The quality of a health care system is derived from the integration of government policy, health care insurance, doctor- patient ratio, medical technology, medical facilities and more. Scoring high in each of these categories makes Israel a popular medical tourism destination.

At the 2000 study published by the World Health Organization (the WHO) Israel was ranked 28th best health care system in the world (the United States was ranked 37th). The "Highlights on health" published by the WHO Regional Office for Europe provides an overview of a country's health status. According to the report Israel is referenced Eur-A (with Andorra, Germany, France, Italy, Monaco, Switzerland, the United Kingdom and more) as one of the 27 countries with very low child mortality and very low adult mortality.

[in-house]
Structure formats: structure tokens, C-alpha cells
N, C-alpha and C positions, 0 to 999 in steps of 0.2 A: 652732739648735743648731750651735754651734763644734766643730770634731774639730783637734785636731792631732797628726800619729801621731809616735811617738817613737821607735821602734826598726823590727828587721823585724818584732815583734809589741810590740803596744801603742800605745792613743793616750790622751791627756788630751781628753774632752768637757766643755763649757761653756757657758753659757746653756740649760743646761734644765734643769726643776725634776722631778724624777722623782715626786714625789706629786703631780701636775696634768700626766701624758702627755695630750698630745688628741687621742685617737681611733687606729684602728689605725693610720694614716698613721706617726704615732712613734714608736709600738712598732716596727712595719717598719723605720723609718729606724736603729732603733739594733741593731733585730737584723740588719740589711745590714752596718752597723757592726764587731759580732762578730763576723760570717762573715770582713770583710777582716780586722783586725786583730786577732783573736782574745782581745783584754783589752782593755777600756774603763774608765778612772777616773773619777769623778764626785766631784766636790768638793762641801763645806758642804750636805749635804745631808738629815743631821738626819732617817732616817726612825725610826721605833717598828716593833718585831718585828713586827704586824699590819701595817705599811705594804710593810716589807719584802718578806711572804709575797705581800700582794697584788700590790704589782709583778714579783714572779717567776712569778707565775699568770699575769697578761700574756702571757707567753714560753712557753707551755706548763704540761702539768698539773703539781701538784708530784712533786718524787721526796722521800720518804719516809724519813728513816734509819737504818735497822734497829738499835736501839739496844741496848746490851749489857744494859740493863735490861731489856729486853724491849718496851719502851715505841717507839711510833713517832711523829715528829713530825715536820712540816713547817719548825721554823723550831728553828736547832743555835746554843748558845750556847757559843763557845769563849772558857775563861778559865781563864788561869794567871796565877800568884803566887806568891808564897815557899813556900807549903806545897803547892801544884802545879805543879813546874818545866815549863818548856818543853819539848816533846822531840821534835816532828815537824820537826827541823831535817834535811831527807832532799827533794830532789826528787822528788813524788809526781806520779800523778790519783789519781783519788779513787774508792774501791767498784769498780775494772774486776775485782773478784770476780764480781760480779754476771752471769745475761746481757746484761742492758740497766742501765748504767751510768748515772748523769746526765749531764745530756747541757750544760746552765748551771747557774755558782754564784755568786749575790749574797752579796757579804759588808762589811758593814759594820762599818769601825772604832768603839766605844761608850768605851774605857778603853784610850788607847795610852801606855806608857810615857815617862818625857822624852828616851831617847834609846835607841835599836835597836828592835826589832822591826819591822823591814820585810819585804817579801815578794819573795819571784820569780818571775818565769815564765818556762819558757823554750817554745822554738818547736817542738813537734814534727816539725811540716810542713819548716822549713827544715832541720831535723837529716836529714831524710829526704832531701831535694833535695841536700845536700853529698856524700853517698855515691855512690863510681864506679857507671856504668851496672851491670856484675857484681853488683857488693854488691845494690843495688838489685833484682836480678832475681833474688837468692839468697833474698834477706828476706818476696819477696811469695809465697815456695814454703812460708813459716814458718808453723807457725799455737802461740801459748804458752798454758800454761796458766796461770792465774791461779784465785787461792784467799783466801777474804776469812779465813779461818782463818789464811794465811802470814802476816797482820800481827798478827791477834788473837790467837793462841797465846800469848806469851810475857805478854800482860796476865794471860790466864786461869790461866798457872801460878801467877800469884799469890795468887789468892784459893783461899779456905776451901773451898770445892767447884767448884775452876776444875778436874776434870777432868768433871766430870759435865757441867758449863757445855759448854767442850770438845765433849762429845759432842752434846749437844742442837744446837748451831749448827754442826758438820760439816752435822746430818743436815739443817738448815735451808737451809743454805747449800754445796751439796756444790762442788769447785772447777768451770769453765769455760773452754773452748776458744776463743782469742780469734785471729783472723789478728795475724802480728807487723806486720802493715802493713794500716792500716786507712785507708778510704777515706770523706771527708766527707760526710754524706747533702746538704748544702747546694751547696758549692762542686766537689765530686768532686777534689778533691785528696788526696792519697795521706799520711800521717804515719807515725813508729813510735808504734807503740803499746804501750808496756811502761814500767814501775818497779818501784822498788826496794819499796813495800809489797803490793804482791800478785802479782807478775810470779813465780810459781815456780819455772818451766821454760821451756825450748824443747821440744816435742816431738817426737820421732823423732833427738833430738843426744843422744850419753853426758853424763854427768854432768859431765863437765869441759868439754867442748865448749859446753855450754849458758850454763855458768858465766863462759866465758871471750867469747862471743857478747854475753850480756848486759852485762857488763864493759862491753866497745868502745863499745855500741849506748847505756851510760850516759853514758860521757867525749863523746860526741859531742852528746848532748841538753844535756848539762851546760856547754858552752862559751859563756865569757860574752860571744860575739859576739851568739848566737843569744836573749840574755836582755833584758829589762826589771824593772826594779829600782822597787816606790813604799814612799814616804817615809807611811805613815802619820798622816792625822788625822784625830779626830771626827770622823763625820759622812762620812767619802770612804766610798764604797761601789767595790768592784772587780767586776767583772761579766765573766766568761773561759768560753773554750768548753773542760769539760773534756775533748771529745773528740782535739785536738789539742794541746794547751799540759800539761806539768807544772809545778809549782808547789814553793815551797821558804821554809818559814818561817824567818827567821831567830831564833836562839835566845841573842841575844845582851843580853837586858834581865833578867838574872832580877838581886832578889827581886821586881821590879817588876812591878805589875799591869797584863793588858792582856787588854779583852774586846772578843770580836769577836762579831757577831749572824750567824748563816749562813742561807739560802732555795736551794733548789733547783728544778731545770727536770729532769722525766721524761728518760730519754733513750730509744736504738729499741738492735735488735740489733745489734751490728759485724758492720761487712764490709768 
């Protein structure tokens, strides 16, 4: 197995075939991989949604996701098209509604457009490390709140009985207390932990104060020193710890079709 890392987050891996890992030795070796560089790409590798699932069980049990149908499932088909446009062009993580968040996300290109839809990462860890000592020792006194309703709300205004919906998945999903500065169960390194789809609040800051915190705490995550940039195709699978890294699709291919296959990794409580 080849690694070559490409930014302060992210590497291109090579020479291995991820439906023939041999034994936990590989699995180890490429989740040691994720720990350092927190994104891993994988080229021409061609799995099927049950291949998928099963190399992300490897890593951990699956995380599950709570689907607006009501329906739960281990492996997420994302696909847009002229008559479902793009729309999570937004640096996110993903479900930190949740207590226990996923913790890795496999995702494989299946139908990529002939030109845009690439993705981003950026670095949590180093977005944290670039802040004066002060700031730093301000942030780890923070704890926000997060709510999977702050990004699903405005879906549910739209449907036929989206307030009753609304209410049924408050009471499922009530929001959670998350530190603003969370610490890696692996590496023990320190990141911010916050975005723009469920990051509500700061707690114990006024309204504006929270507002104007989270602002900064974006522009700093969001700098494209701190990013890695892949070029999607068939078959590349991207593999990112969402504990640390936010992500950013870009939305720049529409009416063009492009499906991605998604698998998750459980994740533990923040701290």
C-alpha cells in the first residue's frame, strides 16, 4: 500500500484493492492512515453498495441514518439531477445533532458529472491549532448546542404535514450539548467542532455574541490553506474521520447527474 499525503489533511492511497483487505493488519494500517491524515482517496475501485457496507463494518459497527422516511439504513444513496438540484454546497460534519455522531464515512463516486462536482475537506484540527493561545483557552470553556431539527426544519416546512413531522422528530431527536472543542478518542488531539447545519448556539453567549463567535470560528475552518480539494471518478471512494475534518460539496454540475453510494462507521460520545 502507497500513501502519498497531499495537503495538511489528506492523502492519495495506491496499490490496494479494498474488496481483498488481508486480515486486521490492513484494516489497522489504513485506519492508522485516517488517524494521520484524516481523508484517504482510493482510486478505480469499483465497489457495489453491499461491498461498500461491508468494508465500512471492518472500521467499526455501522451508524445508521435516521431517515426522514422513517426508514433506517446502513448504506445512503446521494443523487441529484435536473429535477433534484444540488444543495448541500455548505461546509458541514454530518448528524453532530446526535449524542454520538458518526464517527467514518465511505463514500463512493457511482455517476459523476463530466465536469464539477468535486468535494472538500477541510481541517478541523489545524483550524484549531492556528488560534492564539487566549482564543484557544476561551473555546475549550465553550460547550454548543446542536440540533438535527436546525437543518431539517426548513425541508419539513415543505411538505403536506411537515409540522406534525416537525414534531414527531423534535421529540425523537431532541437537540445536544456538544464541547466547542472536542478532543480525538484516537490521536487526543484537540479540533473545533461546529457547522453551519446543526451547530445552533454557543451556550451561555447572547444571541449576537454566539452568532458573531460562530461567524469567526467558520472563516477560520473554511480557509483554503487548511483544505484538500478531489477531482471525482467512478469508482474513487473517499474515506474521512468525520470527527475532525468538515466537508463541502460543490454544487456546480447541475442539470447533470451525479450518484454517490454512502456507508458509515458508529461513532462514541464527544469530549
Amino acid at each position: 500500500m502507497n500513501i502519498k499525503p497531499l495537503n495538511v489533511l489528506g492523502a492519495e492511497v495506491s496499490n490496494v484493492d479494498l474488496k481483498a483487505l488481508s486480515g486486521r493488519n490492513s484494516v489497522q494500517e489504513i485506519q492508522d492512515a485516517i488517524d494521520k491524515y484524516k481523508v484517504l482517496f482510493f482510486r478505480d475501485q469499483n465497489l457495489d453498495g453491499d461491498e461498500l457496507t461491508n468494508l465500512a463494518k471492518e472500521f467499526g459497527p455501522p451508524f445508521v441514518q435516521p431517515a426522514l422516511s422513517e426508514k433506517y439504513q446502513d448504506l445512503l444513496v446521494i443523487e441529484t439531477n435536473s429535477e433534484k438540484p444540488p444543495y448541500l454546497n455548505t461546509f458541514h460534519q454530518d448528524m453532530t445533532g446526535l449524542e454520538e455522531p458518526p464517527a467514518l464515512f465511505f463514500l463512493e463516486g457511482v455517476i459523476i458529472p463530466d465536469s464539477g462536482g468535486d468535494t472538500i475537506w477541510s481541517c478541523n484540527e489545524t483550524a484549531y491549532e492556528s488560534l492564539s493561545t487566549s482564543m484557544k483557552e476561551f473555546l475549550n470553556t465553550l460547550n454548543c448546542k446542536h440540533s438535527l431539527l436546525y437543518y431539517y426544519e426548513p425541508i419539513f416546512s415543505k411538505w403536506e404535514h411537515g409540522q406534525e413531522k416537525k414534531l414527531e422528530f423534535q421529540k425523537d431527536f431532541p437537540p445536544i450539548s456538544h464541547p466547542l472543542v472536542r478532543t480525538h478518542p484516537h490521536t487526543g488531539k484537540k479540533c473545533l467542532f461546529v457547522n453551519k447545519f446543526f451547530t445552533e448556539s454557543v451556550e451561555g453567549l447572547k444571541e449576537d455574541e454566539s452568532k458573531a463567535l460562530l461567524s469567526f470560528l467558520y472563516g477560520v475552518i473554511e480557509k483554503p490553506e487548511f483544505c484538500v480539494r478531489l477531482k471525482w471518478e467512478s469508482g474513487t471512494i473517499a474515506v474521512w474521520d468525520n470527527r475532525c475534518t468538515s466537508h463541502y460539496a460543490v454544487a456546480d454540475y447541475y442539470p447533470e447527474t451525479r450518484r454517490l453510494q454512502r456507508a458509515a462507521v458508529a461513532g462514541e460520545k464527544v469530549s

Public healthcare in Israel covers all from birth. The four health maintenance organizations provide the public a comprehensive medical package from ongoing medical treatment and diagnosis to oncology treatments, sophisticated life-saving surgeries and even IVF treatments.

The national health care system is mainly publicly financed and regulated by the government. The Ministry of Health is responsible for the health of the population and the effective functioning of the health care system.

Apart from the regulatory, policy-making and strategic planning and health technology assessment roles, the Israeli Ministry of Health also owns and operates a large number of the hospitals beds.

In 2009, Health system in transition published that "Critical components of the Israeli health system include a sophisticated public health effort run by the Ministry of Health, high-level primary care services provided by the health plans throughout the country, and highly sophisticated hospital care".

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